The Staples Center complex in downtown Los Angeles is impressive. If you were dropped into the middle of it, you’d be surrounded by 23 restaurants, a 14-theater movieplex, corporate office buildings, the 7,100-seat Nokia Theater, the Grammy Museum and enough parking to support those venues. Most important, you’d also be next to the Staples Center, the world-famous arena that houses both of the NBA’s Los Angeles basketball franchises — the Lakers and Clippers — as well as the NHL-champion Kings and the WNBA Sparks.
And somewhere in or underneath one of those buildings, you’d find the Staples Center President, Lee Zeidman ’78 (Experimental Psychology) ’80 (Recreation), making sure all of this runs at full capacity.
“I oversee that all from an operations standpoint, from a booking standpoint, from a marketing standpoint and a sales standpoint,” Zeidman said from his office, which overlooks the complex. It’s a big job for someone who began his run to the Staples Center president’s office while at California State University, Northridge, booking shows for the campus pub in the late ’70s.
When Zeidman first arrived at CSUN, his plan was to become a marriage counselor, so he majored in psychology. But he graduated without the grades to get into grad school, so he tried a few jobs then came back to CSUN to recalibrate his career. He walked into the recreation and tourism management department and said he wanted to get into commercial recreation.
“They did a two-year program for me,” Zeidman said. “Part of [it] was they put me into the area where the pool was back then, before they redid the whole student center. They had a leisure activities center there, where you could check out backpacks and camping gear. I did an internship there, and that wasn’t what I really wanted to do. We had the pub on campus before it was renovated, and they asked me if I’d be interested in booking the entertainment there.”
Zeidman jumped at the chance. He noted that back then, there wasn’t much for students to do on campus once they were out of classes. He saw his new job as an opportunity to make his mark, and from 1978-81, he did just that — transforming a sleepy area in the Valley into one of the brightest spots in the city.
“It was probably the best bar and club in the Valley on Wednesday nights,” he said, beaming. “We packed the place. Bands went in there and did three 45-minute sets, and it was phenomenal. We’d have lines that wrapped around the entire student center. From that Wednesday Night Live program grew Monday night football, Tuesday night comedy and Thursday night jazz programs. It was very successful.”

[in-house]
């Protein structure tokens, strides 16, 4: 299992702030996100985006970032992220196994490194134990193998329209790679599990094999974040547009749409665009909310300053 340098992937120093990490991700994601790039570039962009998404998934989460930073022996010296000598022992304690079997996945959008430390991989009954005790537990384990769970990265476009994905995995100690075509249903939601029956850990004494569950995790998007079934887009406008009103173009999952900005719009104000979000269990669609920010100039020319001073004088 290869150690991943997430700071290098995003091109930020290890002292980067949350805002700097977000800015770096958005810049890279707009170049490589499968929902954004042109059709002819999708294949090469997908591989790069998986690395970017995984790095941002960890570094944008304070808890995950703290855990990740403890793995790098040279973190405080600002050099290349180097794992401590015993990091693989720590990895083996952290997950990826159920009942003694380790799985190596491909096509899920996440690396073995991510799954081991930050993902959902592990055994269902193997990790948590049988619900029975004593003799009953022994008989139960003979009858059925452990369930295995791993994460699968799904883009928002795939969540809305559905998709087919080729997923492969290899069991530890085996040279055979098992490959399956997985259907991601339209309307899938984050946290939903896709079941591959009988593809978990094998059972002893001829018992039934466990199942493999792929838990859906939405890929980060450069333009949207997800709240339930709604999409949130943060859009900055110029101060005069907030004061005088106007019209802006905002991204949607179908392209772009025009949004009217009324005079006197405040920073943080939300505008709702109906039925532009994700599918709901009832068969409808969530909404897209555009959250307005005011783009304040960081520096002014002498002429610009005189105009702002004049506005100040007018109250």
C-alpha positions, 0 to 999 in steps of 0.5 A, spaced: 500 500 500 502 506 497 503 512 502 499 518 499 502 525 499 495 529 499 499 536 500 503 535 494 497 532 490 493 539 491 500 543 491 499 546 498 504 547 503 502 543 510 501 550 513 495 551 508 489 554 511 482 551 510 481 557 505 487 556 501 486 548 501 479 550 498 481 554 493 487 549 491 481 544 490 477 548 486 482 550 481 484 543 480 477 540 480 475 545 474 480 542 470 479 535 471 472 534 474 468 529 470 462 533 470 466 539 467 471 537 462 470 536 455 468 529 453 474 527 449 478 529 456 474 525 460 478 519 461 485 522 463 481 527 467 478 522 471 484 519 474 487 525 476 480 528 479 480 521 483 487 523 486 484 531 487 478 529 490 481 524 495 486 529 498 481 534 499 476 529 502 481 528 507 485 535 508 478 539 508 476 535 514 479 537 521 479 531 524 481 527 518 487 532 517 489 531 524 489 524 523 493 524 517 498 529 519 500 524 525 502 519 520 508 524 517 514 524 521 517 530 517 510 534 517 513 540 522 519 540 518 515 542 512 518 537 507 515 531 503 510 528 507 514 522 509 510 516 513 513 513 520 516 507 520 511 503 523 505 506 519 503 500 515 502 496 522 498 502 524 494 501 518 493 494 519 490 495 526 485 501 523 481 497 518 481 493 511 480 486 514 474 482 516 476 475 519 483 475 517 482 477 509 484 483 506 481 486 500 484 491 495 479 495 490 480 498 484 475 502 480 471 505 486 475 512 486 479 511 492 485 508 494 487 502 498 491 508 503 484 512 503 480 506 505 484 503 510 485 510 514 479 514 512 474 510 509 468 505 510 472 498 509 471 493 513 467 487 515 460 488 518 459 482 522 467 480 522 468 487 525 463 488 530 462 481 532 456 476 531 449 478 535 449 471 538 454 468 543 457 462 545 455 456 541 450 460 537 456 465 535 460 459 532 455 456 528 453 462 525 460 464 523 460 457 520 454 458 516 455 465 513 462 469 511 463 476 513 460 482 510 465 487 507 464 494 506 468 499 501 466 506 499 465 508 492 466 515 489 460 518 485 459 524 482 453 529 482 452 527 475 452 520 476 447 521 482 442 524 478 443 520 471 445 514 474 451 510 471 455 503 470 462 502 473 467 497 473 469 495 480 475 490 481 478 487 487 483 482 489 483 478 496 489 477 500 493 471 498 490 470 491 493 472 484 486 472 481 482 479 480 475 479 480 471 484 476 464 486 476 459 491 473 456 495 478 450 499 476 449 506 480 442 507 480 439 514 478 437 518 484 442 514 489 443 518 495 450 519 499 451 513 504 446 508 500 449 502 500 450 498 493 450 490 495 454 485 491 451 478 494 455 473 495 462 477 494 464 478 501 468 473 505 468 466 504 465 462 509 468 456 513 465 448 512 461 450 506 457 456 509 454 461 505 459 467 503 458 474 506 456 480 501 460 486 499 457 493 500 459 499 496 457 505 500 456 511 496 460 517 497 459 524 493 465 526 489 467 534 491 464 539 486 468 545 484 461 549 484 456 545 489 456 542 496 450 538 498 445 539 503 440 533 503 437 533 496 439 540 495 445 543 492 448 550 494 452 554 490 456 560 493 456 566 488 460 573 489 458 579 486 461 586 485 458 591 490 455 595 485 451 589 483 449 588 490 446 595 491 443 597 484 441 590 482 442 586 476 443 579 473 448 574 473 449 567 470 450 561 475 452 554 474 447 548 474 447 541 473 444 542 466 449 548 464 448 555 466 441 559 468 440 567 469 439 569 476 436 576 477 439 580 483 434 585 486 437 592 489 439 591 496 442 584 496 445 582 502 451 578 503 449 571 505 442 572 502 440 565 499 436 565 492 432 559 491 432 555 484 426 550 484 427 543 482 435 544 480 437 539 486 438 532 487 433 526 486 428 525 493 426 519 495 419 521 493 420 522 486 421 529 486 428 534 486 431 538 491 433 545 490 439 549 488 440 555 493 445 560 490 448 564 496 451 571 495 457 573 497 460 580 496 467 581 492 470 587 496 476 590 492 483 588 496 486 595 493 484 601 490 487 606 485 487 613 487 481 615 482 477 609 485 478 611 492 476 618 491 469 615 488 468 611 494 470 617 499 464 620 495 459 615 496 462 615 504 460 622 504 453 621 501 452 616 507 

Wildly successful. His only regret: not booking Motley Crue when their cassette demo hit his desk.
Zeidman graduated and became the first program director at CSUN’s student center. He moved on to similar roles at larger schools — first UCLA, then UC Santa Barbara, where he ran the 6,000-seat event center.
“I love being on a college campus,” he said. “I love the environment, the energy and I loved working with students. I always said that it’s an environment that keeps you young.”
That energy came in handy when he was passed over for a promotion to director of UCSB’s university center. Devastated, he searched for jobs that would replicate that feeling he had on campus, but found only property management jobs that didn’t fit the bill.
One day, on an interview for one of those positions, he noticed the company — Ogden Facility Management — also ran the New Orleans Superdome, Seattle Kingdome and Los Angeles Forum. He didn’t think he was qualified for the job for which he was interviewing, but he told company officials that he’d love to get another interview if something opened up at one of the arenas. Eight weeks later, an Ogden manager called Zeidman and asked if he’d be interested in the position of director of operations for the Forum.
“That was my big break,” he said. “I got that position, I was there for 10 years and I was the first person hired for the Staples Center when that became a reality.”
Zeidman was the first person brought on to what would become a revitalization project that would change the history of downtown Los Angeles.
“I knew how important the Staples Center was and how successful it had to be because we were in the midst of revitalizing downtown,” he said. “If this was successful — and it’s been proven it has been with what we’ve done with L.A. Live — there would be more restaurants, more hotels, more conventions and more [transit] lines to the Convention Center.
“I came from a building that was only 330,000 square feet [at UCSB] to the Staples Center, which was just under a million square feet with 160 suites and multiple restaurants. So just getting it staffed up, getting it fitted with all the right equipment, the right systems and everything was a huge challenge back then.”
Fifteen years later, it looks like the challenge was met, and then some. From the first event in 1999, a Bruce Springsteen concert, to the sporting events and family shows hosted by Staples Center year-round, Lee Zeidman has overseen them all. It’s a long way from putting on shows at a CSUN pub, but he shows the same enthusiasm he did back then.
“I love what I do,” he said, “doing exactly what I want when I want to do it and where I want to do it, and working with the great men and women I get to work with every day here. It’s pretty much a dream come true. I’m a very lucky guy.”